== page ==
In addition to anti-inflammatory utilities in osteoarthritis, the COX-2 selective rofecoxib has been approved by the FDA for the treatment of acute pain in adults, dysmennorhoea, and osteoarthritis, based on preclinical efficacy56 and findings from clinical studies.57 The analgesic properties of COX-2 inhibitors had been a controversial issue in the early development of these agents although preclinical data with both celecoxib and rofecoxib supported an analgesic action.56 58 The clinical studies in analgesia paradigms clearly puts this issue to rest, yet it is apparent that these agents do not offer the pain relief profile of strong or narcotic analgesics.

    In a study on the efficacy of a single dose regimen in post-dental pain in 151 patients, rofecoxib had comparable analgesic effects, onset of action, and peak degree of pain relief as ibuprofen.57This agent also demonstrated efficacy as an anti-inflammatory agent in a number of clinical studies with once daily treatment. In a comparison of eight studies involving 5435 patients with osteoarthritis, rofecoxib was associated with an overall significantly lower incidence of upper gastrointestinal tract bleeding than the comparator NSAIDs, including diclofenac and ibuprofen.59 In a further study in 742 patient with osteoarthritis, using ibuprofen as the comparator, the incidence of ulcers was evaluated over a 24 week treatment period.60 The cumulative number of ulcers in the rofecoxib group was significantly lower than that with the higher dose of ibuprofen (7.3% and 28%, respectively) at 12 weeks, being equivalent to the placebo group, while at 24 weeks the ulcer rate with the higher dose of rofecoxib (50 mg) was 14.7% compared with 45.8% in the ibuprofen group.60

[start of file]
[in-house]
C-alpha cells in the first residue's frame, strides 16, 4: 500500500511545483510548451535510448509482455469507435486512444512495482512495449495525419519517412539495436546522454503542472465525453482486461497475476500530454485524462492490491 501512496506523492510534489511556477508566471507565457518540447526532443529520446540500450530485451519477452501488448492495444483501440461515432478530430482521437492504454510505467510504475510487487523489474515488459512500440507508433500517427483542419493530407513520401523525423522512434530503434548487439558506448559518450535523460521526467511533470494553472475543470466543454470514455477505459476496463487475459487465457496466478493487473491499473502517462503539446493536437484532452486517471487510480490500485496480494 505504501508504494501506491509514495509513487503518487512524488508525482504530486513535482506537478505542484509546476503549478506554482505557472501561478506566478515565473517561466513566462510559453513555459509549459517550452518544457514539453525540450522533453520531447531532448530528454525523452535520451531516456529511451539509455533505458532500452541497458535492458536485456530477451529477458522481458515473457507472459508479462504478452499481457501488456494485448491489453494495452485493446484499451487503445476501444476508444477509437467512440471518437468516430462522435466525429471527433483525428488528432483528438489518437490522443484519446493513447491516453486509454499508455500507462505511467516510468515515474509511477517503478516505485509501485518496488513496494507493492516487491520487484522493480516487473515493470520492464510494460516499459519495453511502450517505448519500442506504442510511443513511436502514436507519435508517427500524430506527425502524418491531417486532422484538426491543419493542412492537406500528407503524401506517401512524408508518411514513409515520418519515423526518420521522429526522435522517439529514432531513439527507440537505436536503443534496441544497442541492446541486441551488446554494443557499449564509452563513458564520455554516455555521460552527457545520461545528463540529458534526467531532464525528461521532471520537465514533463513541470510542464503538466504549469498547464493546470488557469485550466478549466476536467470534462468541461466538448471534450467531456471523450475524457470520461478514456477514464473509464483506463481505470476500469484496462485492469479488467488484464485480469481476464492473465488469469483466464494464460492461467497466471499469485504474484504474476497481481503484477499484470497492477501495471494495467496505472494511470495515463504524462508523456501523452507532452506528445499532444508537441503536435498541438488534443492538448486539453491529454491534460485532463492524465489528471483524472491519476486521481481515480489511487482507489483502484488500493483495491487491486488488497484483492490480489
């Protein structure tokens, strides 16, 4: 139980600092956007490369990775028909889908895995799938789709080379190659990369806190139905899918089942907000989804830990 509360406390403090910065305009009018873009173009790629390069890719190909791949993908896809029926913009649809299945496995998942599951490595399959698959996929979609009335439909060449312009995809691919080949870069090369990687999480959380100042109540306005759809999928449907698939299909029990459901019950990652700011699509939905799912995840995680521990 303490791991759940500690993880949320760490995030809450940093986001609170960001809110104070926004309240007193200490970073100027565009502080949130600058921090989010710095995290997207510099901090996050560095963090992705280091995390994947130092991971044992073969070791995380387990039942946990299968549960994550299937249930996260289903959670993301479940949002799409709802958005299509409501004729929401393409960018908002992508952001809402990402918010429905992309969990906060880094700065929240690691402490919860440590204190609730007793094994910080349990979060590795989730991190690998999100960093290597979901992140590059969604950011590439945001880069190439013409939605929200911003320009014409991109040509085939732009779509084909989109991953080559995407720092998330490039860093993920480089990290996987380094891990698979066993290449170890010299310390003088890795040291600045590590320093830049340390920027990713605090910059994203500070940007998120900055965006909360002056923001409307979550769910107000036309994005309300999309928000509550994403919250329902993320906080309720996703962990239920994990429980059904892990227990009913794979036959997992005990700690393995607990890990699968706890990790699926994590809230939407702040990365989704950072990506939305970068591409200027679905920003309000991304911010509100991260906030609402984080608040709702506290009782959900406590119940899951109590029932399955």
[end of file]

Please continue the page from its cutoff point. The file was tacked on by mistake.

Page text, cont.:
Conclusions